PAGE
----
Returning to the disaster zone

A farmer in Tohokou Image copyright Other

Six months on from the tsunami that devastated parts of Japan and resulted in the deaths of thousands, photographer Jake Price returned to the area he first visited in the days following the disaster.

His report is in the form of an audio slideshow and can be seen here, but I wanted to tie it together with his other work from Japan, as he is a photographer who commits totally to a story and is in for the long haul.

Previously I published a report from him a couple of weeks after the event as he photographed the region, and then to mark a month after the event we published an audio slideshow of his work. Following that he was also involved with a number of photographers who launched an App to raise funds for the tsunami appeal.

During his latest visit he spent time in the town of Yuriage, from where the BBC's Damian Grammaticas reported a few days after the disaster, as well as exploring the way the tsunami has added to the migration of the young away from the agricultural land and into the cities.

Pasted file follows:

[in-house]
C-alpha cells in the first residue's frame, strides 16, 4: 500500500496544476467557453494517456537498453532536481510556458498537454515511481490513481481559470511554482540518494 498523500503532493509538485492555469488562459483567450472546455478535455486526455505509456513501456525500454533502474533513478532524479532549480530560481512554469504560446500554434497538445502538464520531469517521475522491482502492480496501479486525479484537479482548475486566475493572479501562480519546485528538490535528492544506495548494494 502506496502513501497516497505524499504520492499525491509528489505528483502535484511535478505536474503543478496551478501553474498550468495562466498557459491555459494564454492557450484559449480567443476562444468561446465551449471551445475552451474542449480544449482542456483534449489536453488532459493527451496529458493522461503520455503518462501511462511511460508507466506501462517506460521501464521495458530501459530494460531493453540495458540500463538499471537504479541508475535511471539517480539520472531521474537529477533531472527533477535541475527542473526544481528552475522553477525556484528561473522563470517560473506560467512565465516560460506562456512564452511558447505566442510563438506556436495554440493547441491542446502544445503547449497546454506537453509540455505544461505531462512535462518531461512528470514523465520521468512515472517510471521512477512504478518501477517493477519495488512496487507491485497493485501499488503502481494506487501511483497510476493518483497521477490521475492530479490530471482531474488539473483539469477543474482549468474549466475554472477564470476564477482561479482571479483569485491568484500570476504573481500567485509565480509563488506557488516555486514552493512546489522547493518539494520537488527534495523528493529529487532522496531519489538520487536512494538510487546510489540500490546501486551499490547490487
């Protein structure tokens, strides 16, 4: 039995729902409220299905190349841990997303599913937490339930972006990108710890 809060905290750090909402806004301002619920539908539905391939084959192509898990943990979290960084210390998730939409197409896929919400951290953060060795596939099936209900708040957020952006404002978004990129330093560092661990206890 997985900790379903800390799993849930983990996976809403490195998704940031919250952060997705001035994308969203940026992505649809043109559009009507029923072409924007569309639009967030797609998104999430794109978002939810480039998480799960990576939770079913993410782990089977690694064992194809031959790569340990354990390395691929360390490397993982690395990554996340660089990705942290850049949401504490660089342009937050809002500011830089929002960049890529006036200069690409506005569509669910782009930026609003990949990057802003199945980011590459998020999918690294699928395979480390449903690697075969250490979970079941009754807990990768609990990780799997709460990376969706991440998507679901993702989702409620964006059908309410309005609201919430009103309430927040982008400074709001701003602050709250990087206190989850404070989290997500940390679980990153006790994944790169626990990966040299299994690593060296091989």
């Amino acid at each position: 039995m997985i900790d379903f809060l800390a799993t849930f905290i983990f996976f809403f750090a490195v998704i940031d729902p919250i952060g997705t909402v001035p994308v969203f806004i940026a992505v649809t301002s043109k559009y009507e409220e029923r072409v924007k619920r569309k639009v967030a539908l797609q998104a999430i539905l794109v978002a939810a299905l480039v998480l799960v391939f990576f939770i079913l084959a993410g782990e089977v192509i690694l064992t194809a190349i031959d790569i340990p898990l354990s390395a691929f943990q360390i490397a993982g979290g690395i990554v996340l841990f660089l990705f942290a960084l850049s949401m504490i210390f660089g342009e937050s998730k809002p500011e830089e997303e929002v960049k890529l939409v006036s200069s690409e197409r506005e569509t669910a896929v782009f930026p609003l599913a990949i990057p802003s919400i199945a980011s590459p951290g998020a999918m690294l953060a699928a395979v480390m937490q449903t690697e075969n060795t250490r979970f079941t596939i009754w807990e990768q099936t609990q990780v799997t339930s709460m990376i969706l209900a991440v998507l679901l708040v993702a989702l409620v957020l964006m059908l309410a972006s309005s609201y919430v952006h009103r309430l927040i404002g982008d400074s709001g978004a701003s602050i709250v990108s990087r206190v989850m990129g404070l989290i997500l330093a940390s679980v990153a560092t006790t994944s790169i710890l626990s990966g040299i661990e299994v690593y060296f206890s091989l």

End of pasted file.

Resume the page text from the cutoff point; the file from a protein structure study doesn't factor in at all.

"This time I focused on elderly farmers (some in their 70's) and their efforts to reclaim their land," Jake said. "Aside from the construction crews they're the only ones to be seen.

"It was pretty touching as they toiled in Japan's notoriously hot summers and then the rain. As in the rest of the world the younger generations have left for the cities. These men and women represent perhaps the last generation who will work the land."

You can see Jake's latest audio slideshow from the region here and his other work on his website.